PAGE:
Be nice. Or else.
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In terms of saving PNGs, the best current approach is the same as before — just use Save for Web or Export As in Photoshop, or export as normal in Sketch.
But, the 2016 MacBook Pro and 5K iMacs do have wide gamut (Display P3) screens. They do complicate things a little. Design tools that are not colour managed will show wildly oversaturated colours (they’ll assume sRGB, but present the values in Display P3). In Photoshop, Illustrator and Affinity Designer, that’s fairly easy to work with — just set the document to use the sRGB colour space and everything should have the correct appearance.
Are you talking about saving PNGs used in iOS apps? Android apps? For the web? Or is the question more about general colour management and setup?
Actually embedding an ICC profile in your UI images won’t help much — if there’s no profile, iOS and Android treat them as sRGB. Web browser behaviour is a bit more complex, but Safari treats images with no profile as sRGB as well.
If you want to target Display P3 (as found on some new iOS devices), you will need to embed an ICC profile in your images though.
Sketch doesn’t embed ICC profiles in PNGs it saves. If you have “Save for web” turned on, it just includes a gamma chunk. If you turn “Save for web” off, it’ll just include an sRGB chunk (and no gamma info).
I’d like that. Stopping somewhere around 3× seems smart, and you’re right about the iPhone Plus models. Hopefully this year resolves that.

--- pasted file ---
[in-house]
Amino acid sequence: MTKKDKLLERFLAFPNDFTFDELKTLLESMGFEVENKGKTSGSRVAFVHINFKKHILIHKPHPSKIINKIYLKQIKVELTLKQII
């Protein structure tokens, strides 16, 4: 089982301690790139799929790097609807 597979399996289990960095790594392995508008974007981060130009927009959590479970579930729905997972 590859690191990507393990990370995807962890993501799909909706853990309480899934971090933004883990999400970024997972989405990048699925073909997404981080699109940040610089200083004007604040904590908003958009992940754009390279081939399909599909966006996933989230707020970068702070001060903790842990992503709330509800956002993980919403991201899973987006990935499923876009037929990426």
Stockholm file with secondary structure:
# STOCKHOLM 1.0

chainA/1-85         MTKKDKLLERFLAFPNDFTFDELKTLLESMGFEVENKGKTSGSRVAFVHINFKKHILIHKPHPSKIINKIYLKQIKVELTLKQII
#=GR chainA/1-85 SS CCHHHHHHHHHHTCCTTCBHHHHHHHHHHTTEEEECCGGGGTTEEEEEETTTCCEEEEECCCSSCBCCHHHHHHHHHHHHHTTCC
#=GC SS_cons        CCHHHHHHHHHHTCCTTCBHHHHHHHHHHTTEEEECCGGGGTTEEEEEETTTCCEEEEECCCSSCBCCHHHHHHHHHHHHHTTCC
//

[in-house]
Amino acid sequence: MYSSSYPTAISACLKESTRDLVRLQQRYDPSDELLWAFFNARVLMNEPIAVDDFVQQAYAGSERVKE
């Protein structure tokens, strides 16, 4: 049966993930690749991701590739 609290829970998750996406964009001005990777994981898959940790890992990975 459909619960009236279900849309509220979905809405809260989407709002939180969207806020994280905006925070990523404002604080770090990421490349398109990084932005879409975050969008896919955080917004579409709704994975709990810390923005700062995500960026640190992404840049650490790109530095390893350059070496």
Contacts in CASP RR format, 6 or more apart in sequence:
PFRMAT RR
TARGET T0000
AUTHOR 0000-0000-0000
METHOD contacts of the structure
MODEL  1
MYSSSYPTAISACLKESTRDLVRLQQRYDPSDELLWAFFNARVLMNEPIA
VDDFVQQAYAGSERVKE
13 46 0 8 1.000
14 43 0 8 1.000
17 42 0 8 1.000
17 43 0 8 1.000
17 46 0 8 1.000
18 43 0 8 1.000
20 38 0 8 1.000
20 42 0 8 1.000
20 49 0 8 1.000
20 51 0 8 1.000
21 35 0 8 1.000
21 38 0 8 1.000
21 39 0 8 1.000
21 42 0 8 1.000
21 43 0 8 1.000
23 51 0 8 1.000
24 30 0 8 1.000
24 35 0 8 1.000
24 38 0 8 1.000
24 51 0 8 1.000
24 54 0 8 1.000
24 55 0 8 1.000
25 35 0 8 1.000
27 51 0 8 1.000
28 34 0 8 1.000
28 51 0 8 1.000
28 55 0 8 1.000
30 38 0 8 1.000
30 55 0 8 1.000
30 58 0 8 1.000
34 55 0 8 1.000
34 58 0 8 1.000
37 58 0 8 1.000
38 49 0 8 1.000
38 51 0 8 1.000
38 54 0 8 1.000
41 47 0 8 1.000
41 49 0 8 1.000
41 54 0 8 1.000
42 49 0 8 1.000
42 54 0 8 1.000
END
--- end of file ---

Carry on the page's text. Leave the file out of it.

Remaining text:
Yep, but what about 3×? That’s a common scale now. If you use 2× as your base, then 3× is 1.5 times 2×. And scaling by 1.5 means lots of blurry edges.
Far simpler and better to still work at 1×, so you can target 1×, 2×, 3×, 4× and 5× from the same base artwork. If you use 2× as your new base, things get a lot more difficult.
Yep, so Xcode renders those PDFs to PNGs with suffixes, negating any efficiencies you’ve gained by using PDFs — the overall app size will be the same (or potentially bigger, because now you don’t have a chance to optimise the PNGs).
Also, the PDF format doesn't have support for lots of things, so most tools will generate those features as 1× bitmaps inside the PDF. That means Xcode takes the PDFs with vector parts and 1× bitmaps, and scales them up to 3× bitmaps. Doing that looks bad.
Certain assets will be fine, but others will not. Using PDFs for iOS assets is a terrible idea. Here’s my take on it: https://bjango.com/articles/idontusepdfs/
I’m very aware of it, but haven’t found any need for app UI just yet. Display P3 certainly adds another level of complication to things.
Resolution and pixel precision will always matter! It’s true that high PPI displays are more forgiving, but having 1:1 mapped assets doesn't just improve image quality, it also reduces file sizes, reduces memory used, reduces memory bandwidth required, and as a cumulative effect, uses less battery.
Forcing titles to a max length seems like it would be a good solution?
Hopefully not, but 2×, 3× and 4× displays probably mean we’re stuck with supporting multiple densities for now, and maybe forever.
Android’s method of using different folders for each pixel density seems more sensible, and easier to evolve. macOS uses multi-part TIFFs that keep all the different densities in a single file. That’s neater, but requires Xcode or something like Xcode to author them, and you still need the @2x suffixed files as input.
So, yep. I think the @2x suffixed names are here to stay for iOS.
It’s going to be great… in 5 years’ time. :D